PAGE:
“I don’t have that extensive of a job or career background,” said Sturdevant, who was a college freshman at the time she was incarcerated. “I wanted the chance to make something of myself. Something I could say I earned on my own.”

Sturdevant was "more of a follower” then.

Her boyfriend was who she followed, right to prison. He’s incarcerated too, serving the same sentence, but they’re out of contact with one another. Sturdevant said that’s by her choice.

“On a Memorial Day weekend (in 2009), we made a horrible choice that almost took an innocent person’s life,” Sturdevant said of her case, for which she’ll have served almost 19 years before parole eligibility. The outer bound of her sentence is June 2039. 

“And here I sit for that lapse of judgment.”

Oftentimes certified transcribers are asked to take on contract work transcribing textbooks needed by schoolchildren in Michigan and elsewhere. 

Prisoners in Michigan, Ohio and Indiana produce anywhere from 20 to 30 percent of the textbooks needed by the Michigan Department of Education. That number could go up as more women become certified, and the Huron Valley program reaches full production. Ultimately, Olmstead said, her goal is to have 50 participants in the men's program and 50 in the women's program. The men's program is down to 32 members at the moment.

For the motivated braillist, this can be lucrative business, with the Michigan Department of Education paying $3.75 per transcribed page — braille transcripts often have at least three times the pages of a print work — and another $3 per graphic. People involved in the procuring of braille have described the demand for it as “endless.”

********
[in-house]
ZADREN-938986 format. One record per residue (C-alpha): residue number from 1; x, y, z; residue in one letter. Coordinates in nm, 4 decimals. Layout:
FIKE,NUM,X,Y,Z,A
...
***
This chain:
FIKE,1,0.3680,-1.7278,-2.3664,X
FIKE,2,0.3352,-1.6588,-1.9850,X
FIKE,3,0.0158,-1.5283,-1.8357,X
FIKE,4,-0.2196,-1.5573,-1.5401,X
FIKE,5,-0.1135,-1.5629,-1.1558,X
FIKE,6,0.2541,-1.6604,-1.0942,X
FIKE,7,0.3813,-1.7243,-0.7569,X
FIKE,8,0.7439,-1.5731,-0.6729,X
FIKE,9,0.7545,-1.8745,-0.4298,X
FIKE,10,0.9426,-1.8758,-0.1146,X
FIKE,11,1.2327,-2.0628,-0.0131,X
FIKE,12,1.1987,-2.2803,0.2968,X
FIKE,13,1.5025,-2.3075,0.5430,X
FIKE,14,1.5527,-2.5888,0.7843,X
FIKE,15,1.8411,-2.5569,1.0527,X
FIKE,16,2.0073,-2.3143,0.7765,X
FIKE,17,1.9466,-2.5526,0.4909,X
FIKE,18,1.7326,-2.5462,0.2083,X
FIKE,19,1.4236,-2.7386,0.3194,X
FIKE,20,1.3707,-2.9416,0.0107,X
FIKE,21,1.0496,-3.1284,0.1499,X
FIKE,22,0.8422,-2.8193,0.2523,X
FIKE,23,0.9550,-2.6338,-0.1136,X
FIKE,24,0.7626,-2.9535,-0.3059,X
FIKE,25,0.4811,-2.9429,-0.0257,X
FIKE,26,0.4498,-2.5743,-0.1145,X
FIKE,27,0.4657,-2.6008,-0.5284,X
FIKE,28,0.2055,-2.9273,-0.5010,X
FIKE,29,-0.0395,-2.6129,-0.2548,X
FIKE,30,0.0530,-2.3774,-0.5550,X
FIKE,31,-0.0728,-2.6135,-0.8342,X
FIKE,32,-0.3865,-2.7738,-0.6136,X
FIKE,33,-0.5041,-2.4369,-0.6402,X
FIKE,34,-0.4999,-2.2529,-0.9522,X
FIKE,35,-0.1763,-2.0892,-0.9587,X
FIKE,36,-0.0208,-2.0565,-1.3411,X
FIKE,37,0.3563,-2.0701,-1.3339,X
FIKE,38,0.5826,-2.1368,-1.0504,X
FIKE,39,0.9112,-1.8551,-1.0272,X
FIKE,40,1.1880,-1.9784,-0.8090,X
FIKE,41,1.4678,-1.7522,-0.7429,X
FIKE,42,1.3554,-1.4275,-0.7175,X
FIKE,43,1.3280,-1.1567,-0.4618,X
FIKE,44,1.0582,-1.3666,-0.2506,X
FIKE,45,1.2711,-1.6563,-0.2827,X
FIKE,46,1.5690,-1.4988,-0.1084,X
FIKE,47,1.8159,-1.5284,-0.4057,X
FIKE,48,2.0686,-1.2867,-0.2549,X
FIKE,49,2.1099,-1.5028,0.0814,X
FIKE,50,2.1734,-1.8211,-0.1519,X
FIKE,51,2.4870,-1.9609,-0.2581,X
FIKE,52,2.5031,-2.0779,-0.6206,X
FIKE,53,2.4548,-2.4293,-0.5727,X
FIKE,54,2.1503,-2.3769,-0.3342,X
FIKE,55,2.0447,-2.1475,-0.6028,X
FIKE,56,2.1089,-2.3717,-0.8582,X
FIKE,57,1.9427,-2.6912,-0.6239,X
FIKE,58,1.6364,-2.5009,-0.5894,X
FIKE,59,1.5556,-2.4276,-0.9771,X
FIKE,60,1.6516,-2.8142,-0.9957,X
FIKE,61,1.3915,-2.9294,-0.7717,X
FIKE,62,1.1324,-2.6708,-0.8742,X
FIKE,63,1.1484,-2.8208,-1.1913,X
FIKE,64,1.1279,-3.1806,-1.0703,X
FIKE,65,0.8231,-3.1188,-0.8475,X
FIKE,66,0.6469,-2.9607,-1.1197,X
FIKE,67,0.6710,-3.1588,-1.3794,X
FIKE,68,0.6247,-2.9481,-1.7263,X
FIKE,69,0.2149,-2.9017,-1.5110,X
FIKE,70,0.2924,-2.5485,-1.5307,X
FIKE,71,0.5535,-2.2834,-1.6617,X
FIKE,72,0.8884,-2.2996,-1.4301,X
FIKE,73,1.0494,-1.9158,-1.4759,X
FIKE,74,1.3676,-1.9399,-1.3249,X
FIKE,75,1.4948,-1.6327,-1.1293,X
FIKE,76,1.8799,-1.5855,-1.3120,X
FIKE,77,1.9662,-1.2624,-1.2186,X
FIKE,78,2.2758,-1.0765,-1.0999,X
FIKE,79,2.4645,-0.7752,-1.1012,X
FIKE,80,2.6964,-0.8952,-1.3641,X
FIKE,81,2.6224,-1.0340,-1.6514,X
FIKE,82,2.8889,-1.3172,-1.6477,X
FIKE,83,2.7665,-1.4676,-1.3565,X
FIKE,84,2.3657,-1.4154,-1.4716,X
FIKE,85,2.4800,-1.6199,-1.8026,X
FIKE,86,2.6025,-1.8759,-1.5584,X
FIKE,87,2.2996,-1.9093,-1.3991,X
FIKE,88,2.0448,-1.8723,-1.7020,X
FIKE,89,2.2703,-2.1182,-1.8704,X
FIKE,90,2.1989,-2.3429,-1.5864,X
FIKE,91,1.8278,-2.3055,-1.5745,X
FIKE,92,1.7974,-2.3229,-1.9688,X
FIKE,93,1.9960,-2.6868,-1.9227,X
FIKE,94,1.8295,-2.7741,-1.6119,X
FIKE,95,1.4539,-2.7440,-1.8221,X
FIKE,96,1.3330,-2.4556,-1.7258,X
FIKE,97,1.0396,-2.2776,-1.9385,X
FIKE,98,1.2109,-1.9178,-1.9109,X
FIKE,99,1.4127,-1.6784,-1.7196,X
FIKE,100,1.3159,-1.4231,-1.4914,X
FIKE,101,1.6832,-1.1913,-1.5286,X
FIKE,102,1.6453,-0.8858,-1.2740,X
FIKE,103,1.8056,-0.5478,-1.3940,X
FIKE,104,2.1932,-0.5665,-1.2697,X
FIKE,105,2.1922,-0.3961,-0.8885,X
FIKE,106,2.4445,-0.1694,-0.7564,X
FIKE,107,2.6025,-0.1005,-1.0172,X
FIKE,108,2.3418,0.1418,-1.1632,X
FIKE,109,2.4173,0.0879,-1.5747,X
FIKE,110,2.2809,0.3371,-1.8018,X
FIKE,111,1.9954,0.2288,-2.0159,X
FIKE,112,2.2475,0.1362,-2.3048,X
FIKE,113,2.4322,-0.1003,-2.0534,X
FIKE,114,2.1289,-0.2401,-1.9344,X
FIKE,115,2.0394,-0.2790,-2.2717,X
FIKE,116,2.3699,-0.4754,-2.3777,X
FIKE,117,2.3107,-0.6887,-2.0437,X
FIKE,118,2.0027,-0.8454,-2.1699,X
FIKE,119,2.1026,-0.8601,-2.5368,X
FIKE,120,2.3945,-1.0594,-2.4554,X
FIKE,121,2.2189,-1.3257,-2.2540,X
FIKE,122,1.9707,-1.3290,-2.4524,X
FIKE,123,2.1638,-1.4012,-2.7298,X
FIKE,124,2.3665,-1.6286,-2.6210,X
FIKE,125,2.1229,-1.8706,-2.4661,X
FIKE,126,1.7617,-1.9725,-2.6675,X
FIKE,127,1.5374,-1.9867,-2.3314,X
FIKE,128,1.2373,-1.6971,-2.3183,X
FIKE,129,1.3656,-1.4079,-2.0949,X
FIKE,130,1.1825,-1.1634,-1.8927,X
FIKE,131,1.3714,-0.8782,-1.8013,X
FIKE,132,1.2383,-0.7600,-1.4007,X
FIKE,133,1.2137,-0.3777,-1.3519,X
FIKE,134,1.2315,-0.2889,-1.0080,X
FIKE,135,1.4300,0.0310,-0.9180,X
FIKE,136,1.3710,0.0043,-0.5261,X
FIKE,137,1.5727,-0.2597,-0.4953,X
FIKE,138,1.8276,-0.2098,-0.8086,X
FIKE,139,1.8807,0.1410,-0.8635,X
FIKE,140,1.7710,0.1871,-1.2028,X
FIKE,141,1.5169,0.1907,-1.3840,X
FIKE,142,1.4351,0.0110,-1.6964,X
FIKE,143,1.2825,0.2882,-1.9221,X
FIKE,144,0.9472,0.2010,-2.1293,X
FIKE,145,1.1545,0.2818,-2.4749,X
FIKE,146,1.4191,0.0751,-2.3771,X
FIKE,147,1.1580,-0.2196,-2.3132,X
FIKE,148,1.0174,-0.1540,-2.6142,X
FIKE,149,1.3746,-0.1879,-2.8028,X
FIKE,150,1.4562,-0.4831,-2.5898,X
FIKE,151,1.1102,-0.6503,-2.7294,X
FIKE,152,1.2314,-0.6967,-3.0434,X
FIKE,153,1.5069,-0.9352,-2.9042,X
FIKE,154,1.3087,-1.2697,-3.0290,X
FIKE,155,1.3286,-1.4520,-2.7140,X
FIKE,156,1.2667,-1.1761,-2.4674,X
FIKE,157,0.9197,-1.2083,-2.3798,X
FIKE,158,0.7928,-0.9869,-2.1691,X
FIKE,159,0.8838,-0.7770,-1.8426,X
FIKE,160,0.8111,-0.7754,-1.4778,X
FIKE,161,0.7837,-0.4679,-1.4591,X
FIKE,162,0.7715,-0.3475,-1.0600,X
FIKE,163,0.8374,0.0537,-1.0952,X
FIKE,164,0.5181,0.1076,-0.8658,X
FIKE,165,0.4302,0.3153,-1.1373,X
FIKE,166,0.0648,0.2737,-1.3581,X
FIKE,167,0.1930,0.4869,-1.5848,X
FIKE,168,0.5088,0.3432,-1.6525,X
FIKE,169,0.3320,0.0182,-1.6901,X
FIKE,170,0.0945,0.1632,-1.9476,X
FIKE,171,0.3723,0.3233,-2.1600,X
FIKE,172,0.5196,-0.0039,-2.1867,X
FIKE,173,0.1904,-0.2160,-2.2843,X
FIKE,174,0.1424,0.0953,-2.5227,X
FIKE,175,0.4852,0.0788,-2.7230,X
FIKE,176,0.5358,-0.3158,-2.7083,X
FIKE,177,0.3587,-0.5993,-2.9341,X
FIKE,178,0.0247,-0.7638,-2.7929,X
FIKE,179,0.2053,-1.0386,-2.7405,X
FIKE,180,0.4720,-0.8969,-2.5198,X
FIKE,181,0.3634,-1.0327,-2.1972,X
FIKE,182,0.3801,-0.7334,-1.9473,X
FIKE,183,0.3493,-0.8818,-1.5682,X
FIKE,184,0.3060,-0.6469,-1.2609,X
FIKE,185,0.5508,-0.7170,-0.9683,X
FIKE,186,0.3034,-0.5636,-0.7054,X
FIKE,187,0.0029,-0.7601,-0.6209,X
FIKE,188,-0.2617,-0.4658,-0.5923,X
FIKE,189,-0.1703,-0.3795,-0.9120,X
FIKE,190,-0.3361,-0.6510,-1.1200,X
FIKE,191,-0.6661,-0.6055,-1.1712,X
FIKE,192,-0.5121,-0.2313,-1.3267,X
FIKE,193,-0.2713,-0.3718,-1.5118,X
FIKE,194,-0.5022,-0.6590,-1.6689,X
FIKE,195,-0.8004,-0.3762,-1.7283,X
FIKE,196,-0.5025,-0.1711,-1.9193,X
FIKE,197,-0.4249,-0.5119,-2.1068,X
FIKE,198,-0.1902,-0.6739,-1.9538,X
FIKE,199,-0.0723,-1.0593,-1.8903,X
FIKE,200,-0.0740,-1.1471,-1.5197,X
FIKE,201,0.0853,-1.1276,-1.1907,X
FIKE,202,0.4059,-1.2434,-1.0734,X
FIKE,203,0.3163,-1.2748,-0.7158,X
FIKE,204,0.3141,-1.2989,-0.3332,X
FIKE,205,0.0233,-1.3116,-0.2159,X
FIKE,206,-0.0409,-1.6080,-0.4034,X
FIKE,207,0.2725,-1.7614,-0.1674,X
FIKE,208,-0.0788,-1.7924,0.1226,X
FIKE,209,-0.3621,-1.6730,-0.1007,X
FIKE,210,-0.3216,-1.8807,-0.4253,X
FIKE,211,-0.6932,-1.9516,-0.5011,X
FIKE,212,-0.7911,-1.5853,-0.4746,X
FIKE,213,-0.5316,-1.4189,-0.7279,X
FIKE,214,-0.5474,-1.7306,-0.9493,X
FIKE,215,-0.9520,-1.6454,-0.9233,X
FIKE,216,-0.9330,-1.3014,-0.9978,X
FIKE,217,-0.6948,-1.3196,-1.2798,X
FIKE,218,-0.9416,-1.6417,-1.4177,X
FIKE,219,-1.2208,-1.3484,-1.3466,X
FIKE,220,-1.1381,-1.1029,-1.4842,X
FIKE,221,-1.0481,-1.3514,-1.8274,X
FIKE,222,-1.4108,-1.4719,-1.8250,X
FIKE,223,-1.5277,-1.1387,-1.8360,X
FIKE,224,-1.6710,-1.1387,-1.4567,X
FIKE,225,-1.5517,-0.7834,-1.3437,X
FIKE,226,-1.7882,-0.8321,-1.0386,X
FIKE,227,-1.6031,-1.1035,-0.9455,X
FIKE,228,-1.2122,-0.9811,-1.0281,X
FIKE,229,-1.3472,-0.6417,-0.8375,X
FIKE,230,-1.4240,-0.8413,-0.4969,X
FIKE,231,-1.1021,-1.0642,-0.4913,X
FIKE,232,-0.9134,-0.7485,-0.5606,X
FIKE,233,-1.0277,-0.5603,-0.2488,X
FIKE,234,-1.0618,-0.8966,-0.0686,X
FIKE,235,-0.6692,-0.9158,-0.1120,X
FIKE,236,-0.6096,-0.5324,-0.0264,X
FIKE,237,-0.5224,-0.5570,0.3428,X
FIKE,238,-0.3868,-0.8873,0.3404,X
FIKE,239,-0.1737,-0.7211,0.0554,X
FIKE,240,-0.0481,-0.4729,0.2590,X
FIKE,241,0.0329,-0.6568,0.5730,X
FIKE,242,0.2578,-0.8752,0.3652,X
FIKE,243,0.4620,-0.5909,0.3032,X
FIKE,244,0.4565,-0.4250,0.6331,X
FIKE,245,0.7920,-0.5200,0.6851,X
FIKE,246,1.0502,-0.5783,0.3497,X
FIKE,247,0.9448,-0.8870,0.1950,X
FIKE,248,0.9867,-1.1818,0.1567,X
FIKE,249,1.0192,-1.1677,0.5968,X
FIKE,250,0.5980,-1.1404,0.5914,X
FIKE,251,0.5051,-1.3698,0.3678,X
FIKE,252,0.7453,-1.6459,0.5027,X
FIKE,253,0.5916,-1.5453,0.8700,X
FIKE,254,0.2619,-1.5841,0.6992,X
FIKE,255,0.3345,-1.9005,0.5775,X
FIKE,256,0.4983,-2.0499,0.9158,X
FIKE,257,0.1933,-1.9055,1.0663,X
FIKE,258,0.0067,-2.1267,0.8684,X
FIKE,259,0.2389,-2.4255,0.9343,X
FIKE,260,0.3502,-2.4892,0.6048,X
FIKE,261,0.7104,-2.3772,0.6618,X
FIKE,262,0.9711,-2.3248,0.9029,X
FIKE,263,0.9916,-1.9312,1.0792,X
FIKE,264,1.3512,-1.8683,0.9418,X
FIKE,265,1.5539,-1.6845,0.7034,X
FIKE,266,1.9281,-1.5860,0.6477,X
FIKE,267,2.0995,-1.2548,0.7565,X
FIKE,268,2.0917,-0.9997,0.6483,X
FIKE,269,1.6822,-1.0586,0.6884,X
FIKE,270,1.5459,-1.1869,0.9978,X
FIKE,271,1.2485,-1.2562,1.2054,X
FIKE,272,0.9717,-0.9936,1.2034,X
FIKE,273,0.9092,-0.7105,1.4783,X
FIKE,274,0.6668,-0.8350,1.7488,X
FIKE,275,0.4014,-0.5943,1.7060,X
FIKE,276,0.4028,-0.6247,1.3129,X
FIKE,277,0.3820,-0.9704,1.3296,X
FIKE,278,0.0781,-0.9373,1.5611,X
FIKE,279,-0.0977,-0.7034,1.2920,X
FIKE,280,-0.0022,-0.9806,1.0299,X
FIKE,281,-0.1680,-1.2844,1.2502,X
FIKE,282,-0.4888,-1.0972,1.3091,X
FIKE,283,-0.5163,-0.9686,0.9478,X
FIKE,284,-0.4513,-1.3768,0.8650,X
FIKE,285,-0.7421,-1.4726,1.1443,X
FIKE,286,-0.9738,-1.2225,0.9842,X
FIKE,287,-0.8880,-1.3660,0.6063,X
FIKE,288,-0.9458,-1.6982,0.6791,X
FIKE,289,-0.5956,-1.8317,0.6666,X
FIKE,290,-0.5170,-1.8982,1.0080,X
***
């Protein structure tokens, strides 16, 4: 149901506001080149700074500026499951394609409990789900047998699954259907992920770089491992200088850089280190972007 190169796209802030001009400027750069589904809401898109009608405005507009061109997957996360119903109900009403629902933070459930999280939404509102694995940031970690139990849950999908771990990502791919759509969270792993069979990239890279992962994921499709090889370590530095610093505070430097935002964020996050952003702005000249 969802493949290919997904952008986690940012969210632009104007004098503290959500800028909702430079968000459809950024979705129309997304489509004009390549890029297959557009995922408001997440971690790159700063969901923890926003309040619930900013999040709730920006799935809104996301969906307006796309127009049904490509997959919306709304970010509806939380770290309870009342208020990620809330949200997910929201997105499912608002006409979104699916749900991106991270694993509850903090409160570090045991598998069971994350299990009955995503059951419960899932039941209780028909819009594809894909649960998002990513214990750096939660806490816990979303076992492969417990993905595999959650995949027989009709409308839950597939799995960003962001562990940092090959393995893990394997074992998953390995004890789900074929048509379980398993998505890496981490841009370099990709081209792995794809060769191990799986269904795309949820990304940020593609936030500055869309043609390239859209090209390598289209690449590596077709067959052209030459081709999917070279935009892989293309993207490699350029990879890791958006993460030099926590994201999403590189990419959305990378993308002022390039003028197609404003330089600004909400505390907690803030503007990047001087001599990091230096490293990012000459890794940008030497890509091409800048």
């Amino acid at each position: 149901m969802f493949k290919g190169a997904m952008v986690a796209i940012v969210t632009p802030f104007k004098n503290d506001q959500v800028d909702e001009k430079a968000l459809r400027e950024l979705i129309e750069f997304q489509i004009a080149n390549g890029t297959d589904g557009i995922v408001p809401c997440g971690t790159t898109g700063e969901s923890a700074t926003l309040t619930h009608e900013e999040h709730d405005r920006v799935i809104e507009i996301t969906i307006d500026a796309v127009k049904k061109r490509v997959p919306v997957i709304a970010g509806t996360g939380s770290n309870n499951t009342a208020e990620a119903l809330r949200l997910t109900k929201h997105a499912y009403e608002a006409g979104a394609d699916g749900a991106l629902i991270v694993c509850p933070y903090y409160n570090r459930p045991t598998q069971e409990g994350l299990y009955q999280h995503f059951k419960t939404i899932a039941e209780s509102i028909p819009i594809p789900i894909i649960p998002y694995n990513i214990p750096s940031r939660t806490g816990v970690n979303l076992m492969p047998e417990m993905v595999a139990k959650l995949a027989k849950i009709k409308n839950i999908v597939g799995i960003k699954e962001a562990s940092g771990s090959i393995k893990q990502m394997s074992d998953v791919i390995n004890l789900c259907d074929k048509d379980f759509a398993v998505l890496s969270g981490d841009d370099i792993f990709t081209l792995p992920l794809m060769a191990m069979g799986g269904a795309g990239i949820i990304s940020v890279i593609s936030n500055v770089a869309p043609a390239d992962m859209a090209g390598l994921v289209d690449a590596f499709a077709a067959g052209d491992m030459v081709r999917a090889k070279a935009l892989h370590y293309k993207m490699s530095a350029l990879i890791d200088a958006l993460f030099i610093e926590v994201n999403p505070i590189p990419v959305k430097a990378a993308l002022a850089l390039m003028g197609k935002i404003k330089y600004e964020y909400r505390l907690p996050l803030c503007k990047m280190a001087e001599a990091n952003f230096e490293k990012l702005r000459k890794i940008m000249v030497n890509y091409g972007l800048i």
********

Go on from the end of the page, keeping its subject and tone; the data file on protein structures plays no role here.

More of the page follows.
"These books can be expensive, and the school has to provide it for them, so I'm glad I'm able to eventually learn how to provide these textbooks, so kids have the opportunity to learn," Sturdevant said.

When Zentz and Sturdevant are eventually paroled, the braille fund’s graduate program will help them start their own businesses transcribing braille.

Recently, Sturdevant learned that her manuscript was not only good enough to qualify, but that she was only deducted one point, which owed to a flubbed contradiction. Her score, 99, was the highest of the three inmates interviewed by The News, though she said she hoped the other 16 women working for their certifications fare better. 

“It was something very small, it was nothing I was even worrying about,” Sturdevant said of the mistake, adding that she wouldn’t make that error again if submitting a new manuscript today. “That’s one thing I have not done — I have not made the same mistake twice.”

The graduate program has helped about 16 former inmates set up shop after leaving the prison system, Olmstead said.

Cindy Olmstead, CEO of the Michigan Braille Transcribing Fund, said the program helps participants set up shop after leaving the prison system.

It offers not only equipment, but also work opportunities and mentorship on issues ranging from how to choose a CPA to how to set up an LLC. 

“We don’t want people to be discharged and become discouraged and give up hope,” Olmstead said of the graduate program. “We want them to keep using the skill they’ve learned.”